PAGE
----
FDA gives orphan drug designation for investigative uclerative colitis treatment
PHILADELPHIA The Food and Drug Administration has given orphan drug designation to an investigative drug for treating ulcerative colitis in children.
Eurand announced this week that it had received the designation for EUR-1073 (beclomethasone diproprionate). The FDA gives orphan drug designation to drugs that affect fewer than 200,000 people; drugs that receive the designation receive seven years of market exclusivity upon approval.
“We are pleased with the FDA’s decision, and we believe EUR-1073 has the potential to address key unmet medical needs of pediatric patients with ulcerative colitis,” said Gearoid Faherty, Eurand chairman and CEO.
Ulcerative colitis is an inflammatory bowel disease that causes inflammation and ulcers along the inside of the large intestine, causing cramping, bloating, diarrhea, bleeding, fatique, weight loss and frequent bowel movements.
AstraZeneca’s collaboration with biotech co. extended
BERKELEY, Calif. A collaboration between Anglo-Swedish drug maker AstraZeneca and a U.S. biotech will be extended.
Dynavax Technologies Corp. announced Wednesday that it would extend the collaboration, which began in September 2006, until July 2010. Dynavax is eligible to receive up to $136 million in payments, as well as royalties.
Under the collaboration, the two companies are developing medicines for treating chronic obstructive pulmonary disease. The first drug candidate, AZD1419, is expected to enter phase 1 clinical studies in the second half of this year. The companies developed AZD1419 using Dynavax’s proprietary immunostimulatory sequences technology.
HHS launches new federal office to coordinate Recovery Act spending
WASHINGTON Moving quickly to get ahead of a massive federal outlay spawned by the economic stimulus – and assure the orderly distribution of those funds – the Department of Health and Human Services announced the creation of the Office of Recovery Act Coordination.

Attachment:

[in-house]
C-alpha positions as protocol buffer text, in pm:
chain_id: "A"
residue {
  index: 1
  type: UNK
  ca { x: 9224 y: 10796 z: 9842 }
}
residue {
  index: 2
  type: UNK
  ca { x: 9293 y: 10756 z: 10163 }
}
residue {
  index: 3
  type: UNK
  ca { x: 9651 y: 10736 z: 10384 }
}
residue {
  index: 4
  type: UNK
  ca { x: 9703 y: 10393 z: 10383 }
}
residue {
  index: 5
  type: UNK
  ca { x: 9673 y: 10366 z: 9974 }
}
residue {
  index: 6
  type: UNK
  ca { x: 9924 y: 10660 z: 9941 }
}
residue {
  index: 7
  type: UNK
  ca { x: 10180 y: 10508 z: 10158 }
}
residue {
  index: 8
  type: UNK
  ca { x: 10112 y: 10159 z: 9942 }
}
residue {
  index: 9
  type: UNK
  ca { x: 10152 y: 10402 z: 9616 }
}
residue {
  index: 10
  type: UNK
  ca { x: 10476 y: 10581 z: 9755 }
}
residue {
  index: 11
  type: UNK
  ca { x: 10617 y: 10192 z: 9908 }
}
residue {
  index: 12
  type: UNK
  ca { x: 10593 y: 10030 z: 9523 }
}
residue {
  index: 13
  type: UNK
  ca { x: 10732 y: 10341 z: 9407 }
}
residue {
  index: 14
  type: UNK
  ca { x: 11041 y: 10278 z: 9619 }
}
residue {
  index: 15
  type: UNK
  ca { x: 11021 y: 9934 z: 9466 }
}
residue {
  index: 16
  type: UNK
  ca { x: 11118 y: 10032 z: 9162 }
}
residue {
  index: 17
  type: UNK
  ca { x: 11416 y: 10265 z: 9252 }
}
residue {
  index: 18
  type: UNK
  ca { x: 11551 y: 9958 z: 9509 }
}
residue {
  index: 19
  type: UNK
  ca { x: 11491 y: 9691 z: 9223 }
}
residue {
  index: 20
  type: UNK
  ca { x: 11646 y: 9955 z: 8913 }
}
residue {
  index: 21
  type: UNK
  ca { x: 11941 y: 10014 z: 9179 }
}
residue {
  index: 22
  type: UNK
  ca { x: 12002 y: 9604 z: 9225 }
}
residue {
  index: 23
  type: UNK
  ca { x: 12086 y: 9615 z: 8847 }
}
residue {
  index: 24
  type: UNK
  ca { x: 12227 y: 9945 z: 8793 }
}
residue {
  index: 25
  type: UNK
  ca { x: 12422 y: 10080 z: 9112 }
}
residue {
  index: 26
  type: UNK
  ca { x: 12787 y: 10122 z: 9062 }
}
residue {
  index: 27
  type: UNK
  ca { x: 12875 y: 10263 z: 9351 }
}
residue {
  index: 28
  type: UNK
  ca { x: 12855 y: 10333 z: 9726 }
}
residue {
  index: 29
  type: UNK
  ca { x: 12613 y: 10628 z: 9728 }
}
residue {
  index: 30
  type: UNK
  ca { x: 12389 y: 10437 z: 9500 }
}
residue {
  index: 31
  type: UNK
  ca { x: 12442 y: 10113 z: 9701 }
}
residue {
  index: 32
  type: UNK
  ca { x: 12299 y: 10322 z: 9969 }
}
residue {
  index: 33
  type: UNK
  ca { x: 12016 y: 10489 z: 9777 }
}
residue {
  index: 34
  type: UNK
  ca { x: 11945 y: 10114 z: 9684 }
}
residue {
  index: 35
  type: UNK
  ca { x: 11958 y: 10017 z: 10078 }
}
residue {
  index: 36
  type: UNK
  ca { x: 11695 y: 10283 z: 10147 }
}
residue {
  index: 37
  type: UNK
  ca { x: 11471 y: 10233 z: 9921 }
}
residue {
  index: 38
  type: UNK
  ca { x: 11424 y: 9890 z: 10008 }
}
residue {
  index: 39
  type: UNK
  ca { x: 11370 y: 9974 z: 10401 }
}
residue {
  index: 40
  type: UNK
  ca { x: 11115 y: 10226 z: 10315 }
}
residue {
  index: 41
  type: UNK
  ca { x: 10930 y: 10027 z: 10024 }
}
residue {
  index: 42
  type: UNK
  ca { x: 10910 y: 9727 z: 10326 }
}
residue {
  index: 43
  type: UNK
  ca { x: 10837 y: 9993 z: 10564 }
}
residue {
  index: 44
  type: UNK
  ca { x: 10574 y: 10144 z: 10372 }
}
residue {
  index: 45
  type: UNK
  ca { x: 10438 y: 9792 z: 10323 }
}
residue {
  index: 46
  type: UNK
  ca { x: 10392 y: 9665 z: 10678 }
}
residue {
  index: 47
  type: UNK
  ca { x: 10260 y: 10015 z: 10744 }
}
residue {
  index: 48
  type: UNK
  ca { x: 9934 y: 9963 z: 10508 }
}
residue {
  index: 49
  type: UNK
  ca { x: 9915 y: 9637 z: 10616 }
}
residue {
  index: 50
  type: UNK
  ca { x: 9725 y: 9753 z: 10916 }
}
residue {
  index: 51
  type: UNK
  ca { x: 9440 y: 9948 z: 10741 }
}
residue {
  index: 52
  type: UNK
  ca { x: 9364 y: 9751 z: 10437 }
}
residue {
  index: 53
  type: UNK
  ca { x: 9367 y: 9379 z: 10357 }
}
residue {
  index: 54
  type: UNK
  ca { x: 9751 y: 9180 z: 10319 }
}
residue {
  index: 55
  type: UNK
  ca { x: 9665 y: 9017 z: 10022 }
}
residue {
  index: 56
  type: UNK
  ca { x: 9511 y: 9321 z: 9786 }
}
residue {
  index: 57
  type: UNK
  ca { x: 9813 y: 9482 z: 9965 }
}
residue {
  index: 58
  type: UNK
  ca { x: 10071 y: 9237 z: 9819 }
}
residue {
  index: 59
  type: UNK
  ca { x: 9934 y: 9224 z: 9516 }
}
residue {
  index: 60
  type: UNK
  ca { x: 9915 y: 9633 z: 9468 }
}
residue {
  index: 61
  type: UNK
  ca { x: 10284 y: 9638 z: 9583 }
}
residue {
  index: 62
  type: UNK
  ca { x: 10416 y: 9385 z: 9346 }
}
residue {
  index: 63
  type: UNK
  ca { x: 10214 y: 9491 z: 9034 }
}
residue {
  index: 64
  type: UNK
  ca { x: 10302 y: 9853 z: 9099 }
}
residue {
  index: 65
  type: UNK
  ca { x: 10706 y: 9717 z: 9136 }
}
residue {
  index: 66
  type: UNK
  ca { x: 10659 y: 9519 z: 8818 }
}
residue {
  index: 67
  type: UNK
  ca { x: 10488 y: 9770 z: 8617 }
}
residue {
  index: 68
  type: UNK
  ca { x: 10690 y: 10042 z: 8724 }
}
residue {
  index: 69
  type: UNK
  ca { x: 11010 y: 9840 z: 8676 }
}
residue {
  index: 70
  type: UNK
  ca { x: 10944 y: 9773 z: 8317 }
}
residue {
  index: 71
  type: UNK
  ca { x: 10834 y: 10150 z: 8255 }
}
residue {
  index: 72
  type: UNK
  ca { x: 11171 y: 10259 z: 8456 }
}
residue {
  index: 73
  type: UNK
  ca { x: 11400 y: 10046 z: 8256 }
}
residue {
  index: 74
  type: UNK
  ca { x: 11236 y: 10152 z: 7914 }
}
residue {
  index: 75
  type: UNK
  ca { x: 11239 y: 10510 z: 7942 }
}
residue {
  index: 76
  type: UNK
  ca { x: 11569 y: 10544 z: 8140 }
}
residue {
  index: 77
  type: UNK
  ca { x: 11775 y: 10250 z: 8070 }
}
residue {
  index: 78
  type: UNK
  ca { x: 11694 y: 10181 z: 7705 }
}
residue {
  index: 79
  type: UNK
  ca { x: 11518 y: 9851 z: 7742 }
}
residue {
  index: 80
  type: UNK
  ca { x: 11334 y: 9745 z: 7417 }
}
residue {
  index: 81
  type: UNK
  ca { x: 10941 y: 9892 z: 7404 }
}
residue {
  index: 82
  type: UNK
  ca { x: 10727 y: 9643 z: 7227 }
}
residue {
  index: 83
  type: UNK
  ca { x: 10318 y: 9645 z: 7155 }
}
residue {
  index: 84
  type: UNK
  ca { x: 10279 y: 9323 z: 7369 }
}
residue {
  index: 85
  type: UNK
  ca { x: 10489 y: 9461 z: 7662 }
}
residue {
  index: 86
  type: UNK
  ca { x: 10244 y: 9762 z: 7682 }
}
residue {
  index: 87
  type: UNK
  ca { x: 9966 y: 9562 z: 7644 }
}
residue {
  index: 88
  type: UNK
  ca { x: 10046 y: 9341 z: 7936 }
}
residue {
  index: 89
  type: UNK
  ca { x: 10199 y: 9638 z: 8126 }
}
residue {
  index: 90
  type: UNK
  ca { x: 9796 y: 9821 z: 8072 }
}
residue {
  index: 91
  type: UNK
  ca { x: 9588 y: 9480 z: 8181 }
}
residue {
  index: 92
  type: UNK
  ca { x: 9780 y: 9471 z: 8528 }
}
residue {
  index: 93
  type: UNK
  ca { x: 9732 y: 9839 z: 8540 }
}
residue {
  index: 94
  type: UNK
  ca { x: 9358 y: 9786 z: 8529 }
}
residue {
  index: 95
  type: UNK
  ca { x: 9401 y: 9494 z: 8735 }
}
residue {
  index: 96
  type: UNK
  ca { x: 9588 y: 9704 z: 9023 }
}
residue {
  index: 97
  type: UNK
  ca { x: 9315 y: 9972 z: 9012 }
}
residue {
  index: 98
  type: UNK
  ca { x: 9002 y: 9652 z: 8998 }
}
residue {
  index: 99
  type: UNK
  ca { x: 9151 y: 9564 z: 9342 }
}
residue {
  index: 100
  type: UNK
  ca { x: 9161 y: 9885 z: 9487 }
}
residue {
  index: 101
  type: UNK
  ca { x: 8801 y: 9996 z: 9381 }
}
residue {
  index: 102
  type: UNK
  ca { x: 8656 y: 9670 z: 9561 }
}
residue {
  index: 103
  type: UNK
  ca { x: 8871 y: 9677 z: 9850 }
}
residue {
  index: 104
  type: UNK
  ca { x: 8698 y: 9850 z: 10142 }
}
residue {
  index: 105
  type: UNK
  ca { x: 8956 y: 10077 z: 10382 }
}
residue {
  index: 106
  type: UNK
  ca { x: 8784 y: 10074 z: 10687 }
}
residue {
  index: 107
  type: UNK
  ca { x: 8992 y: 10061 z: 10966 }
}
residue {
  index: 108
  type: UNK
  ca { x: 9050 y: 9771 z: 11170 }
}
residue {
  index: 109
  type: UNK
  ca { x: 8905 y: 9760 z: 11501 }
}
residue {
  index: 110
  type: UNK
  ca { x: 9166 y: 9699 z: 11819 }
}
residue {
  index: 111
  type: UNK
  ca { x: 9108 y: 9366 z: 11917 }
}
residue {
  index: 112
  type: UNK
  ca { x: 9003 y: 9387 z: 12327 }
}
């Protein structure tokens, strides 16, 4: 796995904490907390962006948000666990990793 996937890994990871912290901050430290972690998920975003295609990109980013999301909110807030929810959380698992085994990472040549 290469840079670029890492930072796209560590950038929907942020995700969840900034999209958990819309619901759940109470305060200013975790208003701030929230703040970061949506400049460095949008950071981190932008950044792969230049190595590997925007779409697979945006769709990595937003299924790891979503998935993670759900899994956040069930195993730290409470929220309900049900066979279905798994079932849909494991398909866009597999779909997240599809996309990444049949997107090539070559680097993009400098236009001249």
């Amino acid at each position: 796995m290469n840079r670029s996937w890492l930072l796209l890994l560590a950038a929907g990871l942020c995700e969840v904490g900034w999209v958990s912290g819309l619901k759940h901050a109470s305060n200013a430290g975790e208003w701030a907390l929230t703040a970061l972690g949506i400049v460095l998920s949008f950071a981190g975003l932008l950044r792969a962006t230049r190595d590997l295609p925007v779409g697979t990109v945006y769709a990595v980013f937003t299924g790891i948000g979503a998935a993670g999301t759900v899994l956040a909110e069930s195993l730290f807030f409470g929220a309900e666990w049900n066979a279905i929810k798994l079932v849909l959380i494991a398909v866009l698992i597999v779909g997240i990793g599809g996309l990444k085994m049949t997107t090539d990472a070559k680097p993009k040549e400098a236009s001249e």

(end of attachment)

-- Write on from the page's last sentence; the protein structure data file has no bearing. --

The new office, HHS announced late Wednesday, “will help ensure the timely, organized and transparent distribution of an estimated $137 billion in Recovery Act Funds,” and will be managed by the massive federal health department. It also could be seen as a bid to pre-empt any potential sniping from political opponents of the Obama Administration – or of the massive economic stimulus plan the White House proposed and signed into law.
“HHS is committed to moving quickly and carefully to distribute Recovery Act funds in an open and transparent manner,” said HHS spokeswoman Jenny Backus. “We have already worked to put more than $3 billion in Recovery Act funds into states, and the new Office of Recovery Act Coordination will enhance and streamline our efforts to get critical resources and potential new job opportunities to the American people during tough times.”
Dennis Williams, a 20-year agency veteran, will lead the new office and serve as HHS’ deputy assistant secretary for Recovery Act coordination.
As of March 11, HHS has distributed $3 billion in Recovery Act funds to support what the agency calls “a variety of policies and programs including Community Health Centers and Medicaid.”